I remember a period in my life when everything just seemed to be going wrong. I wasn’t in a great place emotionally or practically. This particular day, I had woken up feeling overwhelmed with everything on my plate and the day just got worse and worse as it went on.
I determined to get through the day, and through gritted teeth, steeled myself to get on with it.
The breaking point came when I received a phone call with even more disappointing news. I’m pretty good at hiding my emotions and I stifled the tears. When I eventually got home I dumped my bags at the bottom of the stairs and ran up to my bedroom. All I wanted to do was to throw myself on the bed and let the deluge of tears out. As I swung open my bedroom door, I stopped in shock. To my horror, I saw the bedroom ceiling had fallen in. The deluge had happened, but it wasn’t my tears, it was a leaky water tank in the loft which had caused the damage.
I don’t know if you have ever noticed, but when you are continually in a negative state, things just seem to get worse and worse? When I saw the destruction in the bedroom, I completely shrugged off my negativity and got busy in solution mode. That was a turning point for me. Once I stepped out of my “poor me” attitude, everything around change for the better.
We block the good when we focus on the bad
We are continually programming our subconscious mind with our thoughts and conclusions from what goes on around us. Just start thinking of your favorite make of car in red, and hey presto, you will notice that particular make and color of car seems to be everywhere.
When we focus our attention on what goes wrong, guess what? Everything seems to be going wrong, and your mood and negativity can, if unchecked, continue on a downward spiral. We do normally snap out of it, but often it only happens when things just get so bad, like a ceiling falling in, you have to do something different.
Lots of consistently successful people don’t let their thoughts or emotions linger on negativity, much less get into a downward spiral. When they are in a downward spiral, they know how to get out of it. I am a bit of a late bloomer, as pivoting my thoughts and emotions didn’t come naturally to me. I had to learn the formula to achieve a good feeling state very quickly. This is the formula I came up with.
1. Become conscious
Our subconscious mind stores all the data we just can’t cope with in our conscious minds. Along with this data are tapes which run without noise in the background of our minds and create an unconscious stream of thoughts. When that stream of thoughts is not in alignment with our true selves which is positive and optimistic, then we feel bad. The first step in the formula is to allow yourself to become conscious of your thoughts and emotions which are creating our negative experience. This might take some time and effort if this is new to you, but the process of becoming conscious speeds up when you’ve practiced it often.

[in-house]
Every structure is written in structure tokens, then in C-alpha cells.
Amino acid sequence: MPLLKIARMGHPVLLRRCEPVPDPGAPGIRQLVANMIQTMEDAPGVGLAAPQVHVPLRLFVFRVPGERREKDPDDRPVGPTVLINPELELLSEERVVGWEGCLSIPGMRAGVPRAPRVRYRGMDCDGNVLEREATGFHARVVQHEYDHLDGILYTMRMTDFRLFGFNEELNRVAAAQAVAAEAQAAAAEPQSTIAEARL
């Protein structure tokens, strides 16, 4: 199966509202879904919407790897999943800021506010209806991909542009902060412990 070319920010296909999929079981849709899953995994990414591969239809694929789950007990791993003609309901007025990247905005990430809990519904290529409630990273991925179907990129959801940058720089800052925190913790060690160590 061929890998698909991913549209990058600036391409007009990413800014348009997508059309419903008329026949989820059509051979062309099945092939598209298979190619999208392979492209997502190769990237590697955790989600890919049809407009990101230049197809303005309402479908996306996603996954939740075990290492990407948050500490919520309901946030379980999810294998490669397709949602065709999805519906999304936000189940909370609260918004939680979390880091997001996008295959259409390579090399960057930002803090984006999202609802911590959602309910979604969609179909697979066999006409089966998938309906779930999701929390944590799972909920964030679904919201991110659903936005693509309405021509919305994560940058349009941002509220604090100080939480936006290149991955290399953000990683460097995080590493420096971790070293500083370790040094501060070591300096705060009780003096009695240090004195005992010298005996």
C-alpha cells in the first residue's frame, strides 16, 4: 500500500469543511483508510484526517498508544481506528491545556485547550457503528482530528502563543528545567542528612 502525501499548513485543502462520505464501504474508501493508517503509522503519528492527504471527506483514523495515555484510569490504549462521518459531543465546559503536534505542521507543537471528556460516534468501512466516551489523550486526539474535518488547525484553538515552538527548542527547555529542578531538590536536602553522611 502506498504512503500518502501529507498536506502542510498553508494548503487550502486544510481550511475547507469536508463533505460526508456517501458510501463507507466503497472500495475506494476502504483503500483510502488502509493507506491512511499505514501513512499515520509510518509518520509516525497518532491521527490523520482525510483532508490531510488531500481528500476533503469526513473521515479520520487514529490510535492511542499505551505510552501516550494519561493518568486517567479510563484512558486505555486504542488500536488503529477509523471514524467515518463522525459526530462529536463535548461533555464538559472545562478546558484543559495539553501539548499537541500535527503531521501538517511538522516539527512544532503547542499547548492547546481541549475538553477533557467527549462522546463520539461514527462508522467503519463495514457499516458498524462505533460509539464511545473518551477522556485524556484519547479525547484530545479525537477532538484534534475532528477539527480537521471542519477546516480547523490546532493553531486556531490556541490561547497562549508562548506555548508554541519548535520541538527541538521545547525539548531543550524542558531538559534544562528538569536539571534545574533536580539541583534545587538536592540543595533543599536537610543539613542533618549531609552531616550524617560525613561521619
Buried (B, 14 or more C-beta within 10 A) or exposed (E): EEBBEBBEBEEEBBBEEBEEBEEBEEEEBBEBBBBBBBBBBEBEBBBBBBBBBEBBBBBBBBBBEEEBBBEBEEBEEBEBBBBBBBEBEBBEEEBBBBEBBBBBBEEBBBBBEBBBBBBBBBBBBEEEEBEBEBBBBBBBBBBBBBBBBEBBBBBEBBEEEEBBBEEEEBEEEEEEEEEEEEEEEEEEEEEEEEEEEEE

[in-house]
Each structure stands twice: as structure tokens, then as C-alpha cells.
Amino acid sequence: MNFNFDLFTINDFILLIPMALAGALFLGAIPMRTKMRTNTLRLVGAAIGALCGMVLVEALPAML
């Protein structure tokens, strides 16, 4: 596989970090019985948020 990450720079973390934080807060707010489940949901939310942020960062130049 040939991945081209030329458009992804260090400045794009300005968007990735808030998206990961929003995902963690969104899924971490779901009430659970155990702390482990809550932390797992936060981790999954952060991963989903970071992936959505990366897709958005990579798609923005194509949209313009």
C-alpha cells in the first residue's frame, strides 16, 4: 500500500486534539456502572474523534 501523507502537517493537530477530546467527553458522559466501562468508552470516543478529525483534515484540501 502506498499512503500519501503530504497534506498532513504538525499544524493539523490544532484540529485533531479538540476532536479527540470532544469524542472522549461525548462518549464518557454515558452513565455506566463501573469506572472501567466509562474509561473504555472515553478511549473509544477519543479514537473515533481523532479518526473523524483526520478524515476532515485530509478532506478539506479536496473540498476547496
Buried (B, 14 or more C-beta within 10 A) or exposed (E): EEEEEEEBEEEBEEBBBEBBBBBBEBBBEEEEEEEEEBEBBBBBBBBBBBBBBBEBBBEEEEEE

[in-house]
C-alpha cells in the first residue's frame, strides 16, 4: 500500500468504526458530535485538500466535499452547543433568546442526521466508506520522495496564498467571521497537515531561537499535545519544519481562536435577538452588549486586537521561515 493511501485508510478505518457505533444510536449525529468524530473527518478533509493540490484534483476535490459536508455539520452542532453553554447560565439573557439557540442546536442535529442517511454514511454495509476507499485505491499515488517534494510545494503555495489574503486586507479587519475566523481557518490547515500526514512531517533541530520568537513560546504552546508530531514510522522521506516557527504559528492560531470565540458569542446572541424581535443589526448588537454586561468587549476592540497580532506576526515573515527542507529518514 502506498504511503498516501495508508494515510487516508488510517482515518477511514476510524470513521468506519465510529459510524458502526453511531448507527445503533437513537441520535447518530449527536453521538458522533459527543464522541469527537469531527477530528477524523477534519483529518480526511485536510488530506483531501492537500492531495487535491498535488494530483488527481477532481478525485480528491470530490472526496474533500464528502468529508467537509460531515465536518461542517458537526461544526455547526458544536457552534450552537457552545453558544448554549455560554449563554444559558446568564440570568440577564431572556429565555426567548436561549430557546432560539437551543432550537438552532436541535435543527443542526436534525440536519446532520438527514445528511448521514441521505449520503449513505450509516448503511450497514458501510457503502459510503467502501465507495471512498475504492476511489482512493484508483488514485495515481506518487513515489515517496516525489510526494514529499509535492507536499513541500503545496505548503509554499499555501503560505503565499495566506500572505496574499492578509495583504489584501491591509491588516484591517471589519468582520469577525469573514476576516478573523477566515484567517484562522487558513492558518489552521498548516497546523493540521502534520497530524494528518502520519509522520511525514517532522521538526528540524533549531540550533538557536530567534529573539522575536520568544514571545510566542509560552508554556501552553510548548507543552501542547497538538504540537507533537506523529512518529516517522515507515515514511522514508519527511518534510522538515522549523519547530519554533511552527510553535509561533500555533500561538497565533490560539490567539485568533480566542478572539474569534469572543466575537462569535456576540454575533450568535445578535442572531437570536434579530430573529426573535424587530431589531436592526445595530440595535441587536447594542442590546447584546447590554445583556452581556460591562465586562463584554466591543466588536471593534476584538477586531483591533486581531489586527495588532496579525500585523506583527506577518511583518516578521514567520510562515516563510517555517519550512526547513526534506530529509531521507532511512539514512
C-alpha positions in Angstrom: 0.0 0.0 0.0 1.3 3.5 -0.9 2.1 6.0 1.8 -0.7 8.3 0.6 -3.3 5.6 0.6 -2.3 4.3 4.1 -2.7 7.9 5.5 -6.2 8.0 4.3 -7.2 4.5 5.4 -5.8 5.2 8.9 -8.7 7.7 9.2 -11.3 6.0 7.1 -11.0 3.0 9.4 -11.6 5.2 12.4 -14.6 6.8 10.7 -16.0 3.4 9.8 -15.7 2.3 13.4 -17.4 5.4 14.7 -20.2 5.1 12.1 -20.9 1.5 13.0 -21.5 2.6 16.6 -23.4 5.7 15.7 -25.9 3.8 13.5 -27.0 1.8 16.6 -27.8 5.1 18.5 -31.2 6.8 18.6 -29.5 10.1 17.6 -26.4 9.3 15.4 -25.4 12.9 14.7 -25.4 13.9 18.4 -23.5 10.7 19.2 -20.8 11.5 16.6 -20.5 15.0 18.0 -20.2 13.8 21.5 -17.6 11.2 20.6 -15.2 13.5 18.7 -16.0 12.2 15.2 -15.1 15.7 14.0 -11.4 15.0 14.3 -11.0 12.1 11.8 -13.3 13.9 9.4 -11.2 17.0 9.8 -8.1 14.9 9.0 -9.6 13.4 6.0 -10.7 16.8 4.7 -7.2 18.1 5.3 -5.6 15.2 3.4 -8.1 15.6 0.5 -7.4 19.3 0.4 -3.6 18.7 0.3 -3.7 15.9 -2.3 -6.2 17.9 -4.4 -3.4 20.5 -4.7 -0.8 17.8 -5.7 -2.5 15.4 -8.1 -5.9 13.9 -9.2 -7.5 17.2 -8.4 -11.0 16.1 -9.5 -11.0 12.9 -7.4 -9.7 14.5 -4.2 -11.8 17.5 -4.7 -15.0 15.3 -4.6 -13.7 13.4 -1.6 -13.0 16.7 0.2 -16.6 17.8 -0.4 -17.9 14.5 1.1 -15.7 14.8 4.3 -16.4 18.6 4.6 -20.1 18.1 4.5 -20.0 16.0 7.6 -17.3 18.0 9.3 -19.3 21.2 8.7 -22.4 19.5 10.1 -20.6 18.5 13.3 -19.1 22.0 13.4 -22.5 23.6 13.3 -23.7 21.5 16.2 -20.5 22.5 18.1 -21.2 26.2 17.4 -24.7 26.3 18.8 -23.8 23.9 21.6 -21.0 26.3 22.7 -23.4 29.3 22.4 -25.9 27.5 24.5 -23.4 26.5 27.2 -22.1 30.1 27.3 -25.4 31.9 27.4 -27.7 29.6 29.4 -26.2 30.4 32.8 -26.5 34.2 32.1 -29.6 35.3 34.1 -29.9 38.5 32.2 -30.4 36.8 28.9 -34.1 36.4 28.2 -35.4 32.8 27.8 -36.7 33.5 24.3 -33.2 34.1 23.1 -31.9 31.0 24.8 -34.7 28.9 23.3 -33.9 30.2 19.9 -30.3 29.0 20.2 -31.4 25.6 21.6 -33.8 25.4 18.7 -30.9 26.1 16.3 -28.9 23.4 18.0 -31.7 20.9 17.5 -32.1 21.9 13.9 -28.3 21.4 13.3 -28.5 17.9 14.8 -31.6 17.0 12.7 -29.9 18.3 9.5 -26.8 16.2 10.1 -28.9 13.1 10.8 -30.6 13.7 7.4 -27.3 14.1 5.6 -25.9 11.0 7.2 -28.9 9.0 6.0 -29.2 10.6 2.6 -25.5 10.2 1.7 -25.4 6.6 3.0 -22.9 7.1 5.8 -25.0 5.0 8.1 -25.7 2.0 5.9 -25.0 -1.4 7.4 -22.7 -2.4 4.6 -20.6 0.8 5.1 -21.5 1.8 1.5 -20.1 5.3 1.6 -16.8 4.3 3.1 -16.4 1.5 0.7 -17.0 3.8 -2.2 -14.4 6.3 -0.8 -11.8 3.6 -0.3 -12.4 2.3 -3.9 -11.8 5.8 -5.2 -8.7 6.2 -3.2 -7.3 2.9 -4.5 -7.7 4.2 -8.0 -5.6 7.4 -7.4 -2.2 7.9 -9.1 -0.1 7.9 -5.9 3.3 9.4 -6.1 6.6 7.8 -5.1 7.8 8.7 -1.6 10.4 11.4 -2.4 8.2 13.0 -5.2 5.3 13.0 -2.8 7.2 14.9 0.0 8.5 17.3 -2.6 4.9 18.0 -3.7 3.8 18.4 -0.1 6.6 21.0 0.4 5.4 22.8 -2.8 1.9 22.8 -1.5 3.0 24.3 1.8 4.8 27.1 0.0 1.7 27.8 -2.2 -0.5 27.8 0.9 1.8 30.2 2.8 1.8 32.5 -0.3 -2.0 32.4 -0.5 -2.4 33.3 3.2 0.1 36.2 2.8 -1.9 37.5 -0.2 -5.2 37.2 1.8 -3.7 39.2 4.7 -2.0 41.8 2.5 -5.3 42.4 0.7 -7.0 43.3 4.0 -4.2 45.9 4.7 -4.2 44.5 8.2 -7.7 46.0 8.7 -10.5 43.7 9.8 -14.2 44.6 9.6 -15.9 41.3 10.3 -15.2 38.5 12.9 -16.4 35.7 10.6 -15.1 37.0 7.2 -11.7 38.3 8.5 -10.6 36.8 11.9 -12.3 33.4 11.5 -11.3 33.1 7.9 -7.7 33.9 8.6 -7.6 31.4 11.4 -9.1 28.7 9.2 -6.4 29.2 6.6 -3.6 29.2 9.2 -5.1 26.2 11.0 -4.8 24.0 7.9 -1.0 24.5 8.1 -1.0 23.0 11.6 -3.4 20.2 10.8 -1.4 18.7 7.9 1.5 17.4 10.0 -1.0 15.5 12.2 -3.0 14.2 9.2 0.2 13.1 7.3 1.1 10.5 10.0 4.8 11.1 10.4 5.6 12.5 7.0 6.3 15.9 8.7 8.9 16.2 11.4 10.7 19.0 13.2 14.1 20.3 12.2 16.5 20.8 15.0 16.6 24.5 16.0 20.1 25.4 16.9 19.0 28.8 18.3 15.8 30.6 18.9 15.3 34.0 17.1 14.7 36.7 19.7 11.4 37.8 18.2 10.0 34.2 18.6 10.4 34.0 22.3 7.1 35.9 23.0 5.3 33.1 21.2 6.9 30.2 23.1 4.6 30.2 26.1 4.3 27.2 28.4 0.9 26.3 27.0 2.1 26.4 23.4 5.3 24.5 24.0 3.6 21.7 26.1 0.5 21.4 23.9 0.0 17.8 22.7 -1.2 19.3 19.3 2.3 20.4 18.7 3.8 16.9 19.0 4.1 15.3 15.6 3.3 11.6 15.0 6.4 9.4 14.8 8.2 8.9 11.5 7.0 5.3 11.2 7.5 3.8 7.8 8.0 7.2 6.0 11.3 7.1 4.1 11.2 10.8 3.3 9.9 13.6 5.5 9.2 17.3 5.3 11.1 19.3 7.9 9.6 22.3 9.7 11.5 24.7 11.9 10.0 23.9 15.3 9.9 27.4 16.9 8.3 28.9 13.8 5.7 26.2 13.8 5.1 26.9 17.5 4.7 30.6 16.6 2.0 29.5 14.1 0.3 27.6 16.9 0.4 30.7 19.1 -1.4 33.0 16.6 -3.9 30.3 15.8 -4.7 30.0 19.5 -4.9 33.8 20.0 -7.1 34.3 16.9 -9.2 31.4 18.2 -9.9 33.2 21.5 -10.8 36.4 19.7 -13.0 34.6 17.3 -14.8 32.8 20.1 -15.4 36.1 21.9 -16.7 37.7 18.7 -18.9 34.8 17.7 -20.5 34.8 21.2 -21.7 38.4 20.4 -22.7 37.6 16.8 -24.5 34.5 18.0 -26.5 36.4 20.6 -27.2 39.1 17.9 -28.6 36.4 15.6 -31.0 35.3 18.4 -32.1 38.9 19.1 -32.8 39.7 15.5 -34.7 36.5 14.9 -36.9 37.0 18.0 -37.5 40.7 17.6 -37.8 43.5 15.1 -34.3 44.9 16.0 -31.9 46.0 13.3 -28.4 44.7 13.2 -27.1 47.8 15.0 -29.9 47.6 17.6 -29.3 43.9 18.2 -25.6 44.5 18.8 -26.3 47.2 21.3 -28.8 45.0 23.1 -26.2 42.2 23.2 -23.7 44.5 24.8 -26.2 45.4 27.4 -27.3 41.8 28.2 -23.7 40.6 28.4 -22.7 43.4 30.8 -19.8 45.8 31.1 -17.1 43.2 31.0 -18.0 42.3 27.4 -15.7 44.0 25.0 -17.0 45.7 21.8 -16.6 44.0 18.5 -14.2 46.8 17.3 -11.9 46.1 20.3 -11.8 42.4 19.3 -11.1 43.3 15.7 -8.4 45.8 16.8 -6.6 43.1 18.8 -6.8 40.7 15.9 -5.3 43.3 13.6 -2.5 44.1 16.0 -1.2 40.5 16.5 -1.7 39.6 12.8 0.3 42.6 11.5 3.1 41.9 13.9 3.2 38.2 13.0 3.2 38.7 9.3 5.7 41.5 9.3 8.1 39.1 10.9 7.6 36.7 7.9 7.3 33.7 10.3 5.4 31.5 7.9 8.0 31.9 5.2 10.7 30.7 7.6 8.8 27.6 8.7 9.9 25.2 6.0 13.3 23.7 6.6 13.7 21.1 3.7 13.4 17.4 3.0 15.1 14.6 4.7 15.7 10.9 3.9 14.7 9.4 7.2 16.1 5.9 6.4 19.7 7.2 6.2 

2. Change your self-talk
We are creatures of habit and our self-talk will go down the route we allow it to. If our self-talk is negative and focused on the bad things that happen, then like a rolling snowball, your thoughts will gain momentum, and unchecked, will become more negative. To change your experience, you have to take charge of your self-talk and consciously and deliberately pivot your thoughts into more positive channels.
3. Do what it takes to feel better
You have to be honest about your feelings, trying to stifle them is just repression, which usually always comes back to bite you. But when you are feeling negative for a long period of time, it’s easy for that state to become the habitual norm, and your subconscious mind gets stuck and seems to create even more to feel negative about. If you do what you can to feel better in any given moment, then you will begin to create a welcome upward spiral which, if focused on, can build and eventually make you feel much better. Try contacting a great friend, or listening to music, or think about times when you’ve felt happier.
4. Create a healthy perspective
When I was a child if I cried about anything trivial, my mother would impatiently say, “I’ll give you something to cry about if you don’t stop”. Not that she ever did give me something to cry about, my mother was a lovely woman, but she had no time for any self-pity. Of course, just because you’re having a negative day, doesn’t mean you are indulging in self-pity, but the essence of my mother’s message was along the lines of “there are worse things which could happen,”. Creating a healthy perspective means you look wider and gain some insight into the reality of your situation, and build in some optimism. With a healthy perspective, it is easier to tap into solution mode, and finally, you realize that “this time will pass”.